This review came about as a sort of extended response to Charles Giuliano’s Jan. 9 comments re: Daniel Dueck and Lily van der Stokker at Allston Skirt Gallery. With characteristic frankness, Charles writes:
“Once again Allston Skirt presents a tandem of shows that focus on youth, whimsy and funkiness. Dueck is doing something about birds and van der Stokker is making scratchy little drawings with text. Other folks, whom I respect, appear to support and admire the work. It is getting serious critical and curatorial attention but I just feel out of the loop. What is it that I don’t get? Have I grown too old for whimsy? This work just seems too art school for me. Where do these ideas come from and what is sustaining them? When do we outgrow this and start getting serious? Or am I just getting to be ever more the curmudgeon?”
Reading these questions, I shared the sense of having more questions than answers. While I recognize this work as part of the larger postmodern project of repatriating the castoffs of Modernism, beyond that I feel kind of lost.
Surfing for clues, I checked out what various gallerists and curators who are showing this work have to say. Of what I read on the subject, the Decordova Museum’s introduction to their current group exhibit “Pretty Sweet: The Sentimental Image in Contemporary Art” made the most sense to me; the curators summarize:
“Contemporary artists approach the sentimental for three primary reasons: to celebrate the positive emotional spectrum, to evoke memory and nostalgia, and to ironically attack sentimentality as an inauthentic and damaging simplification of the human condition. Running through these categories is a deep ambivalence about the sentimental image, which parallels American society’s love-hate relationship with this material. On the one hand, the sentimental has been ruthlessly cast out of serious intellectual discourse since the early nineteenth century (most vehemently by Modernism), but on the other, the most successful artist working today is Thomas Kinkade, a painter of treacly landscapes whose art empire is traded on the New York Stock Exchange.”
The ambivalence issue rings a bell. In Venus in Exile (2001), Wendy Steiner ties the rejection of the sentimental in art to Kant’s influential division between the aesthetics of the sublime (masculine, awe-inspiring) vs. the beautiful (feminine, decorative, sentimental), and traces the history of excluding the beautiful from art throughout the past two centuries. As for irony, a decade earlier Thomas McEvilley’s The Exile’s Return: Toward a Redefinition of Painting for the Post-Modern Era (1993), characterizes painting of the 1980s as having returned from its much-heralded “death” at the end of Modernism with reformed manners, adopting a variety of strategies to avoid potentially contaminatory associations with Modernism. One such strategy is the incorporation of a twist of irony, offering up a compensatory red pill of critique, transformation or resignification – the use of familiar imagery in concert with an attempt to subvert the viewer’s prior associations. In other words, nothing is as it just seems at first. You have to read the fine print. This strategy has been, and continues to be, a vital feature of much postmodern artwork.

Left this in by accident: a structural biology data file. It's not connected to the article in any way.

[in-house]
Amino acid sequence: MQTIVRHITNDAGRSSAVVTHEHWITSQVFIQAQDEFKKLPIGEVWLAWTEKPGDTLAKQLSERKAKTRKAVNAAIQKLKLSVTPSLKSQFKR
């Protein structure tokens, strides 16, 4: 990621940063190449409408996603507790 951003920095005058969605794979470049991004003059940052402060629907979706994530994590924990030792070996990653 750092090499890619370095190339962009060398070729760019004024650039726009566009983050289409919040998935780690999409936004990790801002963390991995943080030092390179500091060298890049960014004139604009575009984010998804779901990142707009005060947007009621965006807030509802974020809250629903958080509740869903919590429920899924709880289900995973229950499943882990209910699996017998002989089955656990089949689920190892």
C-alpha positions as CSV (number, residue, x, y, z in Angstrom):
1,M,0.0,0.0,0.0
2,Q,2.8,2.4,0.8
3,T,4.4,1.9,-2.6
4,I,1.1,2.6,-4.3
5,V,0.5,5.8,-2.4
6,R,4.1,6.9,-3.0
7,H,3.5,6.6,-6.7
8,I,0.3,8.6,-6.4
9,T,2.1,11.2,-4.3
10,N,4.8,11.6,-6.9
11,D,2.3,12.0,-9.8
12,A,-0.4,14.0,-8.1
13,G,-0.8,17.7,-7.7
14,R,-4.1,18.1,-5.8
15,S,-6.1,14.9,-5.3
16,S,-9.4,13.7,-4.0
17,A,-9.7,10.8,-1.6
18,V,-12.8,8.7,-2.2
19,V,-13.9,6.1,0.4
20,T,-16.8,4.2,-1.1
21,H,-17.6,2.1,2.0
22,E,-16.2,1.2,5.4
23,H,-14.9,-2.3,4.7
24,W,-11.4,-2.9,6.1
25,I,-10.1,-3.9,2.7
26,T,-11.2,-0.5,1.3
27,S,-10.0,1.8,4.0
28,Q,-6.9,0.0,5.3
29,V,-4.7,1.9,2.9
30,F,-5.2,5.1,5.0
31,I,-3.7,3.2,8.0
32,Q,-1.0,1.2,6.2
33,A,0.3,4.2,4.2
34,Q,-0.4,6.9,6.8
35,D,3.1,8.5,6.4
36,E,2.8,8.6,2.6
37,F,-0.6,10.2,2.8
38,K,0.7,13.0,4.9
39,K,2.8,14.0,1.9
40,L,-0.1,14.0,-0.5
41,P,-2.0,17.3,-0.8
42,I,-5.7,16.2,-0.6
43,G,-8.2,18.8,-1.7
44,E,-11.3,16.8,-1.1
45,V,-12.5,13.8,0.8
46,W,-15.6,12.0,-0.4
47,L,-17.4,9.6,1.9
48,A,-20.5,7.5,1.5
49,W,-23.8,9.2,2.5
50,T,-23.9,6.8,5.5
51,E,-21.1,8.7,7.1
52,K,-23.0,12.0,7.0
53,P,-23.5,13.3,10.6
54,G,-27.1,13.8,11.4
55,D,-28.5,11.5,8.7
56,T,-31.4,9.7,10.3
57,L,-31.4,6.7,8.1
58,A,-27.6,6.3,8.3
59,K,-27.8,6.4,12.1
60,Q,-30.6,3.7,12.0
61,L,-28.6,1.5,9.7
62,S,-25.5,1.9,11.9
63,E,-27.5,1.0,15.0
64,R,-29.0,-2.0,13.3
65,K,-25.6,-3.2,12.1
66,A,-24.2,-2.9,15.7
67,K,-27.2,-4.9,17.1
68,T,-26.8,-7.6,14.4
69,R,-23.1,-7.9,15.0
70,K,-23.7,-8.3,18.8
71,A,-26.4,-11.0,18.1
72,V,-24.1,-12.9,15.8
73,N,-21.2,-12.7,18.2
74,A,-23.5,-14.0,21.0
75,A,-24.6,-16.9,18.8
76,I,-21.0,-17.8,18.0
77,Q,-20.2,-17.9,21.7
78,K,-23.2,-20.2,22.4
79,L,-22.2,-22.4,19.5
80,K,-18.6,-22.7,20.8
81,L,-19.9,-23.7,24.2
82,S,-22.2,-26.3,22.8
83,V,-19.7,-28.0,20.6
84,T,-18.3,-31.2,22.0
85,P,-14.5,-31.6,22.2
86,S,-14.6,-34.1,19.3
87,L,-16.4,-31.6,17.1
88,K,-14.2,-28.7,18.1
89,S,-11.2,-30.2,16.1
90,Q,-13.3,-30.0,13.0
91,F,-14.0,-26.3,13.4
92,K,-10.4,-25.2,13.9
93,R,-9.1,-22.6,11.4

Lily van der Stokker’s work fits well within this frame. A Dutch artist who began to receive international attention in the early 90s, van der Stokker’s meticulous, colorful works on paper are studies for large-scale, site-specific wall paintings that frequently incorporate pieces of furniture or boxes built out from the wall. Her first solo museum project in the United States is currently on view at the Worcester Art Museum. These small works share an overall greeting card aesthetic, while their precision leans away from a craft or handmade feeling. Penciled comments such as “no progress” and lists of tea prices both personalize the drawings and offer a counterpoint to their lively line and cheery color, so here’s the twist, a gesture within the artwork firmly separating it from unadulterated greeting-card-ness.
Daniel Dueck’s birds, sans obvious artsy twist or social critique, take a different approach – what you see is what you get. His deadpan bird images are fun to look at, offering the emotional and visual seductions of humor, bright color and glitter, while completely denying my art junkie’s desire for a twist. There’s an interesting textural play between Dueck’s matte grounds, crunchy reflective streams of glitter, and the deliberately simple brushstrokes with which the birds are rendered. Pleasure is neither denied nor deconstructed, and there’s something refreshing in the straightforwardness of the experience.
Perhaps this directness, the absence of critique, transformation or resignification, is part of what has been puzzling me and other artists among my acquaintance. After all, about the only thing this motley coalition of the puzzled shares is the experience of engagement in the art scene for more than a decade – we’re at least old enough to remember experiencing the art of the early nineties. Conditioned by a lot of amazing art that drew strength from such strategies, we now anticipate provocation, or at least irony. When its bittersweet taste is nowhere to be found, we blink. At least until we get used to it.
Allston Skirt Gallery
"Lily van der Stokker and Daniel Dueck" is on view until January 29th at Allston Skirt Gallery, 450 Harrison Ave #65, Boston.
All images are courtesy of the artists, Allston Skirt Gallery, and Feature, Inc., NYC.